Doggonit, it’s Christmas

Mervyn D Cobcroft and Charles Pembroke-Corgi
Med J Aust 2005; 183 (11): . || doi: 10.5694/j.1326-5377.2005.tb00070.x
Published online: 5 December 2005

A ramble along the byways of medical history

Scatology — the study of excrement — has long fascinated my co-author and me.1 Nevertheless, until our most recent discovery, even we would have conceded that the most dedicated coprophile would be hard pressed to find a link between dog droppings, medicine and Christmas. At the Nativity, despite the manger’s rural setting, was there a dog, let alone dog droppings, to be seen? Cows, goats, sheep aplenty and a camel or three, but Rover seemed conspicuously absent. Rudolph is a reindeer, not a red setter. And, over those 12 days of Christmas, our True Love trucked in a whole aviary of birds but, for some reason, never a dog a-barking.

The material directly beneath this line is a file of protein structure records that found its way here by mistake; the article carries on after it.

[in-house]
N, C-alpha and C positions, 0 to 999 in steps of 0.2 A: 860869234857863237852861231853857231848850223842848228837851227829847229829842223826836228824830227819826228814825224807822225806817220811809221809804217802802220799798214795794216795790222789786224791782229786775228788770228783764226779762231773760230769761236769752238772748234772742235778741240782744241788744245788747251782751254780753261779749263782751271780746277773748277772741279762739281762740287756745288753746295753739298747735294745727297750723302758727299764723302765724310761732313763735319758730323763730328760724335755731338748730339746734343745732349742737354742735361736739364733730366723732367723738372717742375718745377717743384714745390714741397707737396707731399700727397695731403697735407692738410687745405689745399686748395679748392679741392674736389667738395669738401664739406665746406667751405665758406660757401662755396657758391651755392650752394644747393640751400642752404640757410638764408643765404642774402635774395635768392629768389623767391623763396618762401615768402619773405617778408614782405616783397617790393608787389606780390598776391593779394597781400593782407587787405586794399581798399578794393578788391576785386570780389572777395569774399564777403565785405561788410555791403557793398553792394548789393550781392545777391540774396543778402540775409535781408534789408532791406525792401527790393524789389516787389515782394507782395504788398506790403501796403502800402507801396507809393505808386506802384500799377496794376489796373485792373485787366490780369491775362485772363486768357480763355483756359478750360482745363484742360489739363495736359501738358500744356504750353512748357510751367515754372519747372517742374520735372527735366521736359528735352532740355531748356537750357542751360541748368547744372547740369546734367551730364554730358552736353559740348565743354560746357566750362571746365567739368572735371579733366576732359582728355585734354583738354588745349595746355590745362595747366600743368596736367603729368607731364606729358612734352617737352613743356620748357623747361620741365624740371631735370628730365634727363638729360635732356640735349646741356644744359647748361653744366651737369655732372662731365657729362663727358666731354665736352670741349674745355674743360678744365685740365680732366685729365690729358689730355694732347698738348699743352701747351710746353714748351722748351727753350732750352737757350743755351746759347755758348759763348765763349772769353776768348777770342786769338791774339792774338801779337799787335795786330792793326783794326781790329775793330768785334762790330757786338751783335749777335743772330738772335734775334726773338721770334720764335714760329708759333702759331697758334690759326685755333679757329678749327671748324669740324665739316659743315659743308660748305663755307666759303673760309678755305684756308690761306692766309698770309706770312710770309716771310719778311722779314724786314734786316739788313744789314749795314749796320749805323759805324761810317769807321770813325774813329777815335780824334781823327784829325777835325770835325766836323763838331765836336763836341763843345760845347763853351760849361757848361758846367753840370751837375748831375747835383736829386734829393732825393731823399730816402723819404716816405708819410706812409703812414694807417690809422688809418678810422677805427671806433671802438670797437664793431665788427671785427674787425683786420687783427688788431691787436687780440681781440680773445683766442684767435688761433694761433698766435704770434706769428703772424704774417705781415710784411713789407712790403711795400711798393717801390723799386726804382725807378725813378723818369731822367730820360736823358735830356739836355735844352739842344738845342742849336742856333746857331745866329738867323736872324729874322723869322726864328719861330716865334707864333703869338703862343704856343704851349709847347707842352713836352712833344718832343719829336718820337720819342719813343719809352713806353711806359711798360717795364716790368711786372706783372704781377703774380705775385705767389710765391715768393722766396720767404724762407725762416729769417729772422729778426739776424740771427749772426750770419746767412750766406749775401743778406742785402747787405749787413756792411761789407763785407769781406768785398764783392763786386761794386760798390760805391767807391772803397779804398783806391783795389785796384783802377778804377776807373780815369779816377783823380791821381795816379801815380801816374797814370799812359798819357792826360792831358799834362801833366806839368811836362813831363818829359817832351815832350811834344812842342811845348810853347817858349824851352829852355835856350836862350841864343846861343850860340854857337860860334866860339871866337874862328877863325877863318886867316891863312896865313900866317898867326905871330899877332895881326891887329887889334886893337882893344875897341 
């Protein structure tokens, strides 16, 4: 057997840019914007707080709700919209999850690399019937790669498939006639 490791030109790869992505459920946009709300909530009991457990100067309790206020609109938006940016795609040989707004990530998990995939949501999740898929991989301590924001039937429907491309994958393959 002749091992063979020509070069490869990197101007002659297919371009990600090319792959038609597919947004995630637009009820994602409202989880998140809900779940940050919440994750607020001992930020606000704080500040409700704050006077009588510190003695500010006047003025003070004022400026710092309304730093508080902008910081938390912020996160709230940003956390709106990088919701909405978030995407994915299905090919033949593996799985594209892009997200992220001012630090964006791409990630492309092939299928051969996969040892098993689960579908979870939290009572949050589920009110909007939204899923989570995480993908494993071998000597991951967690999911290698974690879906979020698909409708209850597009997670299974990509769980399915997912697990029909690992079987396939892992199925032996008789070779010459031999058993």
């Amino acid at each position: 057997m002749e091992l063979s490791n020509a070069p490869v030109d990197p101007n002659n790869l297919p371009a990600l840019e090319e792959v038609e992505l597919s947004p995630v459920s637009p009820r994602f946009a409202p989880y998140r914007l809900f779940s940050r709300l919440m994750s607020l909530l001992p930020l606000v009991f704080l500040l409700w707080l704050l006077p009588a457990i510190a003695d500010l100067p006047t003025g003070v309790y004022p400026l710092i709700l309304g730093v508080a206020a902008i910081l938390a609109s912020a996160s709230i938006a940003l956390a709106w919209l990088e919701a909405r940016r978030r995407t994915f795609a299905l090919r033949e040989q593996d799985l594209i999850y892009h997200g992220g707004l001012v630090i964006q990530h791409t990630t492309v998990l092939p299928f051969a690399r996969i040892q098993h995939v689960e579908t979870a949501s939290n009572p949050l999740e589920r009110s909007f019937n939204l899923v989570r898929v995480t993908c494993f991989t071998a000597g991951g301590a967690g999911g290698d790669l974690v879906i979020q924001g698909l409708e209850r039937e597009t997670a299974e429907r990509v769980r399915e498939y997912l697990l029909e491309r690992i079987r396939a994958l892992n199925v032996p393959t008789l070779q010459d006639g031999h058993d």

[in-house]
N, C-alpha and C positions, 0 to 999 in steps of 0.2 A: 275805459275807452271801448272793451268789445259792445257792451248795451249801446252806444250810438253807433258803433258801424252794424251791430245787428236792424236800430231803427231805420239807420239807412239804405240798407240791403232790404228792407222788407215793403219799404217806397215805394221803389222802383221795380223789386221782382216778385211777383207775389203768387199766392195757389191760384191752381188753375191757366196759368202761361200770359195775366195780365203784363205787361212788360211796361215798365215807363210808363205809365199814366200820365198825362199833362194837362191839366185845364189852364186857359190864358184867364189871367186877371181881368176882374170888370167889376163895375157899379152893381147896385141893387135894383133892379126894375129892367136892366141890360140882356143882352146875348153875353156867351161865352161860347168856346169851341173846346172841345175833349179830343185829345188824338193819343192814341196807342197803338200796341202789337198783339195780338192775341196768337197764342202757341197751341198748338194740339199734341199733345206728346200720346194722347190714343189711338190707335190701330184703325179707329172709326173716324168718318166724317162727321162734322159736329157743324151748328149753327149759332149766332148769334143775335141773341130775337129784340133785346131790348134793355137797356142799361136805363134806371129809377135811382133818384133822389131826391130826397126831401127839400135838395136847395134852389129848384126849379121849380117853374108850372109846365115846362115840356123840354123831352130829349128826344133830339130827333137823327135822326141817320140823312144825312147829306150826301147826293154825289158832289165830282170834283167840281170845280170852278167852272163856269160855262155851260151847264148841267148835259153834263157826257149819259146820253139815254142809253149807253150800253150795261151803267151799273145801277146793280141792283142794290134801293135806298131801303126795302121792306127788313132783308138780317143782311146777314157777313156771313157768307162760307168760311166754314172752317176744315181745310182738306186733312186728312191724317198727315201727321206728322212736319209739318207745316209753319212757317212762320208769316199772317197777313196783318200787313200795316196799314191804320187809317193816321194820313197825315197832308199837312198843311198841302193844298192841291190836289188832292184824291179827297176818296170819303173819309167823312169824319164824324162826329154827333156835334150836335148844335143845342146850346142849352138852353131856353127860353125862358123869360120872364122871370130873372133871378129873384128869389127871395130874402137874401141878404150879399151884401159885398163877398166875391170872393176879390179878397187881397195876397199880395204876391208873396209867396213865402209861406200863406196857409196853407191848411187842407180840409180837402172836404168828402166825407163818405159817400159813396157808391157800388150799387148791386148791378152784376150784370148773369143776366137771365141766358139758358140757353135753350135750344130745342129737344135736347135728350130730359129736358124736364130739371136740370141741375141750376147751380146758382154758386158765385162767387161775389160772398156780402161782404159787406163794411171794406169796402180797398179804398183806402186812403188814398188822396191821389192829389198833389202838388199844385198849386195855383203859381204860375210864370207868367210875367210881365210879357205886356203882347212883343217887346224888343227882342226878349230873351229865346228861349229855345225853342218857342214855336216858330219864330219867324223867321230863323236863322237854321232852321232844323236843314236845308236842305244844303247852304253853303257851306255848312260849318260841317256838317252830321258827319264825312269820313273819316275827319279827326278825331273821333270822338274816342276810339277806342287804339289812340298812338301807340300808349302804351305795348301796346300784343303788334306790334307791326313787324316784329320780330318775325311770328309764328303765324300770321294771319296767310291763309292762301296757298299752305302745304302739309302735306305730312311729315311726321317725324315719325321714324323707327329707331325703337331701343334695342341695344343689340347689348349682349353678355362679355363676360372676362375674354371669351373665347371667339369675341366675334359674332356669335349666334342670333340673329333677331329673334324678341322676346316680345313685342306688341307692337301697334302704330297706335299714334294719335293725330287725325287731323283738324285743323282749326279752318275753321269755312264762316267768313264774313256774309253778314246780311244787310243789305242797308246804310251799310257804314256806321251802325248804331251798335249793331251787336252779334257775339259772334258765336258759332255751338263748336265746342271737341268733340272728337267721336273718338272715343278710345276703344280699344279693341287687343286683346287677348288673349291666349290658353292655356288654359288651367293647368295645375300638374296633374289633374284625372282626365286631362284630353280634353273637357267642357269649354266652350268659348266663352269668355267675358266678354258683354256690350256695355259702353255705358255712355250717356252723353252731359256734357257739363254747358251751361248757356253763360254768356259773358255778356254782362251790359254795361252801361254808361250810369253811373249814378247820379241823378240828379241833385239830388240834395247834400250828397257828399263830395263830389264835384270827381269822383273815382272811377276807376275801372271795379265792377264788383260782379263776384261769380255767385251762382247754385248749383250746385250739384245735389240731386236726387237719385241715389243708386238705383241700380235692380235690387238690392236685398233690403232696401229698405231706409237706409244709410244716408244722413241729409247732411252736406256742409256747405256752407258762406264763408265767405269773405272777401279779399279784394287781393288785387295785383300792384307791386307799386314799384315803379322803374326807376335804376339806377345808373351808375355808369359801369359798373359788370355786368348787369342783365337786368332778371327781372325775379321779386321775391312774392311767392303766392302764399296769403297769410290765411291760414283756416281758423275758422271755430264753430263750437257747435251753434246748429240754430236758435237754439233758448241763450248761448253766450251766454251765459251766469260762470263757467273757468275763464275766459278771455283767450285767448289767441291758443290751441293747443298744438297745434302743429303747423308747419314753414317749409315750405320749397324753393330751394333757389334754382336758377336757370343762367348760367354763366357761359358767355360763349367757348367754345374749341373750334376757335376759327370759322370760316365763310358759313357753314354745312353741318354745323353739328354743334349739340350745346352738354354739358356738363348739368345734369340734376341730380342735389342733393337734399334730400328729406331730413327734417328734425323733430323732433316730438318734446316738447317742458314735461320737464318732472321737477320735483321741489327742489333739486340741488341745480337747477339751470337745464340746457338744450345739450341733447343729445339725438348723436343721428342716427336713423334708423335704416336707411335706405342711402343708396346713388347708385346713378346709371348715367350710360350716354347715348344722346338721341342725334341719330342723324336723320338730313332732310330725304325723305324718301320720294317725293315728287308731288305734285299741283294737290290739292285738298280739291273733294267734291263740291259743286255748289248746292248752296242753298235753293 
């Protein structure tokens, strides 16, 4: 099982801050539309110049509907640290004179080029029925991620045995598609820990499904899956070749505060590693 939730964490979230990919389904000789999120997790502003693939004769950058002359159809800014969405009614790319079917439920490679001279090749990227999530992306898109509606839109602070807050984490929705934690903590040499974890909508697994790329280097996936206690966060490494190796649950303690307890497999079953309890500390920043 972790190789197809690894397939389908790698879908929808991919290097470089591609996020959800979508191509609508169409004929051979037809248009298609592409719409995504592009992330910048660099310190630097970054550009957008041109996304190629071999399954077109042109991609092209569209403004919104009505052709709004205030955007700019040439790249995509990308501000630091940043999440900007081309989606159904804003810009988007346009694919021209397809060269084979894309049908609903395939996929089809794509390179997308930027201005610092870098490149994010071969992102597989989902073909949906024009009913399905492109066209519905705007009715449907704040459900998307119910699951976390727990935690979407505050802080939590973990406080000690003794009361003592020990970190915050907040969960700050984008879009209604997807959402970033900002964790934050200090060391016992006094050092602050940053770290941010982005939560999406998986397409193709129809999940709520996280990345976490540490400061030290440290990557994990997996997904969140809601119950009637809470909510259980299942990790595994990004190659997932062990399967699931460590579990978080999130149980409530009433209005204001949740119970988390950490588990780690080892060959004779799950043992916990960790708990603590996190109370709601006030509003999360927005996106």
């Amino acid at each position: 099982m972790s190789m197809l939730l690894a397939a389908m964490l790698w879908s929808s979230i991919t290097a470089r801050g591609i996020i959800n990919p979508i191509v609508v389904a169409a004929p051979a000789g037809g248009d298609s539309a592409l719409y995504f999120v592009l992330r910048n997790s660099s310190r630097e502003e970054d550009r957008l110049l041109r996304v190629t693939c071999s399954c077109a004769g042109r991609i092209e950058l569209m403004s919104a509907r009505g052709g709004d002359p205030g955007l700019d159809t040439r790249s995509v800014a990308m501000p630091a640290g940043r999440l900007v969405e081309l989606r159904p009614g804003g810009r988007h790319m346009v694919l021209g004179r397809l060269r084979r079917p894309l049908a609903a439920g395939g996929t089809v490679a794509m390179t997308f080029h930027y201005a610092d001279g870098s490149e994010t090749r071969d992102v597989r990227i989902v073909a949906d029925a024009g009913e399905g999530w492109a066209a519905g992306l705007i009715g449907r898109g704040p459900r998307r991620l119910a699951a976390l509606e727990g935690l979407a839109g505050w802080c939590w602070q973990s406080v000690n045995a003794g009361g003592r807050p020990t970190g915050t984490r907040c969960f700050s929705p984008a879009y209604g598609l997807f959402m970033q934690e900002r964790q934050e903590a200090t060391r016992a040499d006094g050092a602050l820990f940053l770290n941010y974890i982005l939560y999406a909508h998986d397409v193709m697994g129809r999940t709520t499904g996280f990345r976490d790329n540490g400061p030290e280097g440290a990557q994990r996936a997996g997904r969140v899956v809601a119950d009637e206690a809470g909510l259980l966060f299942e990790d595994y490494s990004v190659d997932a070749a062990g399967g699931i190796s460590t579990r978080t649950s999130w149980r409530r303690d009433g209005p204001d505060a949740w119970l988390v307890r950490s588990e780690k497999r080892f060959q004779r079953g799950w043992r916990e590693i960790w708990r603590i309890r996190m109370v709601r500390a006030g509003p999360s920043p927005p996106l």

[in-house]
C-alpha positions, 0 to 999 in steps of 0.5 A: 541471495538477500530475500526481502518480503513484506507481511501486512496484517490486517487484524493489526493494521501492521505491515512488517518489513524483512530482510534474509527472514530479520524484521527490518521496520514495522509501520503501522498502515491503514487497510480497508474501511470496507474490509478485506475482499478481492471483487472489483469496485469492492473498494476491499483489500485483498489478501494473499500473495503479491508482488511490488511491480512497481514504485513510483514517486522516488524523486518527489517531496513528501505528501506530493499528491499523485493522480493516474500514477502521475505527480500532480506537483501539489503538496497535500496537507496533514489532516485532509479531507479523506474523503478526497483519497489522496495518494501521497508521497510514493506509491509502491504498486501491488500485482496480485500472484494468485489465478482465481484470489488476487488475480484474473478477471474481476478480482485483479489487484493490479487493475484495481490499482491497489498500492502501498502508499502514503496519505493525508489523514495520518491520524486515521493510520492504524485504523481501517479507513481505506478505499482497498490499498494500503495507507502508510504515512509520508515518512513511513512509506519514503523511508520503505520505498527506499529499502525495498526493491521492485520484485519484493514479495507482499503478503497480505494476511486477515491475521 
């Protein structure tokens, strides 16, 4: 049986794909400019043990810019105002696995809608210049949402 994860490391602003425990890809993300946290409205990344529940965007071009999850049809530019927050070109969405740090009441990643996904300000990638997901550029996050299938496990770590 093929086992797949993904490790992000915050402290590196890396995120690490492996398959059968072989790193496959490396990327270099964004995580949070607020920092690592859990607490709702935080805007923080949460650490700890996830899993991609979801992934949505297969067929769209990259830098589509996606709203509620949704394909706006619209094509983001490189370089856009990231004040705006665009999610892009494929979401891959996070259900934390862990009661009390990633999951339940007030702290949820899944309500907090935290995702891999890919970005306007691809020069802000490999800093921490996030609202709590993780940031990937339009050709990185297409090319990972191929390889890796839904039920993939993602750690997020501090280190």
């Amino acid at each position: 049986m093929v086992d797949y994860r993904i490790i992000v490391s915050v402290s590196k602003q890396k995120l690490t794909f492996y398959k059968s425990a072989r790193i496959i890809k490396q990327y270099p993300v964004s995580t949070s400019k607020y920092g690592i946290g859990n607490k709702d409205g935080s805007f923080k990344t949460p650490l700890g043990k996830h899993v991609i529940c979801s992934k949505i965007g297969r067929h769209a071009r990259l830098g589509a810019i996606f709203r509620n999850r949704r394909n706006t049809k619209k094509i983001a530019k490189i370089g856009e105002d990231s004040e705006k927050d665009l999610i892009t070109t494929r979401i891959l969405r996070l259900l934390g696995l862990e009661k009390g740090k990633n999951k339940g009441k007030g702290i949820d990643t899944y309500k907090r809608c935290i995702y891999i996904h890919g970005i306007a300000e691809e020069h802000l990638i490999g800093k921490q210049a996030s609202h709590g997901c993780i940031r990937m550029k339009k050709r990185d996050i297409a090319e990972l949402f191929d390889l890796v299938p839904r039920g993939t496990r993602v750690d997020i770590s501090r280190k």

• Mervyn D Cobcroft1
  • Charles Pembroke-Corgi2

  • Roma Health District, Flying Surgeon Service, Roma, QLD.



Professor Denis Brosnan, University of Queensland, is responsible for coining the term “interposita”.

Competing interests:

Charles Pembroke-Corgi continues to receive numerous food inducements from all and sundry.


remove_circle_outline Delete Author
add_circle_outline Add Author

Do you have any competing interests to declare? *

I/we agree to assign copyright to the Medical Journal of Australia and agree to the Conditions of publication *
I/we agree to the Terms of use of the Medical Journal of Australia *
Email me when people comment on this article

Online responses are no longer available. Please refer to our instructions for authors page for more information.